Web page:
Many residents of Taiwan, however, remain highly suspicious of China, particularly when it comes to the Chinese taking jobs from Taiwanese. President Ma Ying-jeou is widely held to have failed Taiwan when it comes to economic growth. With his popularity rating bumping along the bottom at around 10 per cent, he does not have a lot of political capital available when it comes to influencing the Legislative Yuan.

Many of Taiwan’s problems arise from its system of government. Dr Sun Yat-sen, founder of modern China, devised a system of government appropriate for governing a huge country, not a small island like Taiwan. Taiwan has five yuans (i.e., branches or courts of government), the two chief ones being the Executive Yuan, or Cabinet, and the Legislative Yuan, or Parliament.

The problem with the legislature, being unicameral, is that there is no house of review. When the party out of power wants to review legislation, it conducts a filibuster. The current opposition is the Democratic Progressive Party (DPP), which, when it comes to using violence to halt legislation “has form”.

Taiwan is desperate to strengthen its international relationships, but it is not always supported by the business community. Part of the services trade pact with China, for example, would open up Taiwan further to overseas banking. The local banks don’t like that, as it would loosen their hold on the financial services sector.

For many years the American Chamber of Commerce in Taipei (AmCham) has been promoting the opening of the financial services sector, with limited success. Taiwan recently signed a free-trade pact with New Zealand, which will improve Taiwanese consumers’ access to a whole range of goods, including dairy products.

In the wake of its achievement of observer status at the World Health Organisation (WHO), Taiwan is making progress with its application to join the International Civil Aviation Organisation (ICAO). Its next bid will be for observer status at the United Nations Framework Convention on Climate Change (UNFCCC). Taipei’s diplomatic “truce” with Beijing has opened up some diplomatic space, though Taipei is likely to have been disappointed with the lack of concrete results so far.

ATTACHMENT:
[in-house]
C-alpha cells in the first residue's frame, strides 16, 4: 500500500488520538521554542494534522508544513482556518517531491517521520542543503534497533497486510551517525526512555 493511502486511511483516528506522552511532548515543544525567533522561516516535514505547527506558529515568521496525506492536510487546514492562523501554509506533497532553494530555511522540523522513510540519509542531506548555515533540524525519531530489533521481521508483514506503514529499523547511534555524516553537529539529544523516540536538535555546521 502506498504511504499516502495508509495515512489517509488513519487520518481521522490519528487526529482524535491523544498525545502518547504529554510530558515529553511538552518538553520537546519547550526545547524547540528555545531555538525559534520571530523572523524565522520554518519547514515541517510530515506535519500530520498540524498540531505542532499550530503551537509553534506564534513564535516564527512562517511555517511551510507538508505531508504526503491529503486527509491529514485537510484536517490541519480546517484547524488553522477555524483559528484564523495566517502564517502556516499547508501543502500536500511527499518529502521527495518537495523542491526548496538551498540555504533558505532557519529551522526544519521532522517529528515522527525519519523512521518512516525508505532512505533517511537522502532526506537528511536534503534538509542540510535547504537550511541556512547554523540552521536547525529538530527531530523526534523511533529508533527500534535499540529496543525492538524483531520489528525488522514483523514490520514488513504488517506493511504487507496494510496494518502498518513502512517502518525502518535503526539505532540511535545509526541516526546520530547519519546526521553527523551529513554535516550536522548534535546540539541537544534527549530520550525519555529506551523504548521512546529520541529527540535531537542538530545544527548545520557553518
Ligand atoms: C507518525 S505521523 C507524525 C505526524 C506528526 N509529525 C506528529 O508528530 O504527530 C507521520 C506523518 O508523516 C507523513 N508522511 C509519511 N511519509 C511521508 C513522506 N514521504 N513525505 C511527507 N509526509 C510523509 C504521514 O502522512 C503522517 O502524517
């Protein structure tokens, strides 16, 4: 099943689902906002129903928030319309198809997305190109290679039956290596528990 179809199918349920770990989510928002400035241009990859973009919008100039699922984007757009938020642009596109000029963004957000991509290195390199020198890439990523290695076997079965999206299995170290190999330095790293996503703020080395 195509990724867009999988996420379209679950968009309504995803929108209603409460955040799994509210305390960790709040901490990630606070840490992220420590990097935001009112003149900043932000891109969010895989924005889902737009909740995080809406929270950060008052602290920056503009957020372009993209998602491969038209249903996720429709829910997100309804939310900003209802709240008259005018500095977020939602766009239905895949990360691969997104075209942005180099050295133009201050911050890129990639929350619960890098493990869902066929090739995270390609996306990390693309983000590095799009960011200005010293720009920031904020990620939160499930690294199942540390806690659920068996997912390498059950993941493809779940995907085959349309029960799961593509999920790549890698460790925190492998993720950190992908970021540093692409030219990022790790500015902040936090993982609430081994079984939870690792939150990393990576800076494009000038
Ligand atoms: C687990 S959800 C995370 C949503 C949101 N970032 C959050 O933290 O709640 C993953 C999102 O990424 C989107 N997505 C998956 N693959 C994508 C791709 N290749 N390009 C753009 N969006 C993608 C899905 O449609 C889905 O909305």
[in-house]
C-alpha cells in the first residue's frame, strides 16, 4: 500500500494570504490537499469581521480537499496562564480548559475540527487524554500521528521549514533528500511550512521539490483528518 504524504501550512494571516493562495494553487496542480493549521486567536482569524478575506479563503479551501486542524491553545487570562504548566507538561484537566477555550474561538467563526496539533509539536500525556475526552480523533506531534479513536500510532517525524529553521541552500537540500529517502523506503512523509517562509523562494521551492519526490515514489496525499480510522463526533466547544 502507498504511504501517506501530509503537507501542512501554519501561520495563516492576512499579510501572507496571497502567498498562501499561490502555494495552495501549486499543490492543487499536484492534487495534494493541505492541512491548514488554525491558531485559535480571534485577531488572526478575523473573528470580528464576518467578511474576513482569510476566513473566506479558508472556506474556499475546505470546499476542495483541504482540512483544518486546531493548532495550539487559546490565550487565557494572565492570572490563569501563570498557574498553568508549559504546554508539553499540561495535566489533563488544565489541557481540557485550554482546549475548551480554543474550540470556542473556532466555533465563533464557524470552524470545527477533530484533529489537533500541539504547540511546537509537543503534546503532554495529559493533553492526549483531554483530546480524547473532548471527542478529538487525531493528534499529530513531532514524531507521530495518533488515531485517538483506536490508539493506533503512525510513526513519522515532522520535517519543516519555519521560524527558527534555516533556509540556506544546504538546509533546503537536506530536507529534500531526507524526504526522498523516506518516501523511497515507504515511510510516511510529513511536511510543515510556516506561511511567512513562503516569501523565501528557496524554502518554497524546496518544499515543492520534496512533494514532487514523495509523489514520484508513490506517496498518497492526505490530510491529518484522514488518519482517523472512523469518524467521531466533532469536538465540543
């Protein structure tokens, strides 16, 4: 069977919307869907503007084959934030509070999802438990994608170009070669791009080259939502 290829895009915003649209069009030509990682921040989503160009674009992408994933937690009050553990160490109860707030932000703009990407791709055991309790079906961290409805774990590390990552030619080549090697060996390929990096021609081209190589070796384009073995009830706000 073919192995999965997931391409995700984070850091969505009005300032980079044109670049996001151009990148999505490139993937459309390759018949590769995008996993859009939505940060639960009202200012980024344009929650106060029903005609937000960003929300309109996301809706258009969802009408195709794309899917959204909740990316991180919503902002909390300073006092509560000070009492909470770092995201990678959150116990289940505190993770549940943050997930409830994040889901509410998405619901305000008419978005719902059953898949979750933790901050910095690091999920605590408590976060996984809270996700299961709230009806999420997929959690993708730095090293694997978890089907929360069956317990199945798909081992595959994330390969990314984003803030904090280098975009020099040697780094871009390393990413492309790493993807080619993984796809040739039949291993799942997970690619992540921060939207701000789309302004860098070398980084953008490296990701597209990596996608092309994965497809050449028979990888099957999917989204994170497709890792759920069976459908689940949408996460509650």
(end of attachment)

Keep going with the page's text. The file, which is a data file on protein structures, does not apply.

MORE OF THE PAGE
Taiwan is a small island, surrounded by highly competitive neighbours who wield far greater diplomatic clout. Its governing elite may be convinced that cross-strait trade agreements are the way to ensure their nation’s economic future, but the average person will require some convincing.

The Democratic Progressive Party (DPP) is suspected of pulling strings in the student protest movement’s occupation of parliament, though DPP heavyweight and former party chairwoman Ms Tsai Ing-wen has denied any involvement with the student protesters.

The DPP uses rough-house tactics far more frequently than President Ma’s Kuomintang (KMT). The DPP is strong in southern Taiwan, particularly among farmers, who are cautious about making things easier for outsiders. President Ma’s KMT government won’t win friends if it ramrods the China services agreement through parliament. It is a case of winning by persuasion.

Jeffry Babb is a Melbourne-based writer, who for many years worked as a journalist in Taiwan.